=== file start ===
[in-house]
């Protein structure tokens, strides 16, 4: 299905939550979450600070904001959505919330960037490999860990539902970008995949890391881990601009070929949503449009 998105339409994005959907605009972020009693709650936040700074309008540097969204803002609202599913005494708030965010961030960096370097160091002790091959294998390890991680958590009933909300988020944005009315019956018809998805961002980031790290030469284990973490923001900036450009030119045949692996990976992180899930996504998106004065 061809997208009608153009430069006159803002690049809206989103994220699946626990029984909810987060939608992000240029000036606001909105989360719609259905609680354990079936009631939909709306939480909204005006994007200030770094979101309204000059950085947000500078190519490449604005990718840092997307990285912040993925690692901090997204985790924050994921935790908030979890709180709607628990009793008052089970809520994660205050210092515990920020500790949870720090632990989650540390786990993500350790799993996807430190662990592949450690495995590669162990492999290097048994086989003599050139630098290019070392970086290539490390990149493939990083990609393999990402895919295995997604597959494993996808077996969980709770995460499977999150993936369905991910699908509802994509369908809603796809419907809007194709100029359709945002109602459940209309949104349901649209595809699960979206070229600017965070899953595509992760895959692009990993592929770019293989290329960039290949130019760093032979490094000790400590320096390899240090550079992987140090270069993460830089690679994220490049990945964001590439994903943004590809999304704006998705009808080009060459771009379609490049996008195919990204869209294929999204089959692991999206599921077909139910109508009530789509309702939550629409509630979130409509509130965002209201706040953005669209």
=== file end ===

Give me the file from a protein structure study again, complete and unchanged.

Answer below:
[in-house]
């Protein structure tokens, strides 16, 4: 299905939550979450600070904001959505919330960037490999860990539902970008995949890391881990601009070929949503449009 998105339409994005959907605009972020009693709650936040700074309008540097969204803002609202599913005494708030965010961030960096370097160091002790091959294998390890991680958590009933909300988020944005009315019956018809998805961002980031790290030469284990973490923001900036450009030119045949692996990976992180899930996504998106004065 061809997208009608153009430069006159803002690049809206989103994220699946626990029984909810987060939608992000240029000036606001909105989360719609259905609680354990079936009631939909709306939480909204005006994007200030770094979101309204000059950085947000500078190519490449604005990718840092997307990285912040993925690692901090997204985790924050994921935790908030979890709180709607628990009793008052089970809520994660205050210092515990920020500790949870720090632990989650540390786990993500350790799993996807430190662990592949450690495995590669162990492999290097048994086989003599050139630098290019070392970086290539490390990149493939990083990609393999990402895919295995997604597959494993996808077996969980709770995460499977999150993936369905991910699908509802994509369908809603796809419907809007194709100029359709945002109602459940209309949104349901649209595809699960979206070229600017965070899953595509992760895959692009990993592929770019293989290329960039290949130019760093032979490094000790400590320096390899240090550079992987140090270069993460830089690679994220490049990945964001590439994903943004590809999304704006998705009808080009060459771009379609490049996008195919990204869209294929999204089959692991999206599921077909139910109508009530789509309702939550629409509630979130409509509130965002209201706040953005669209």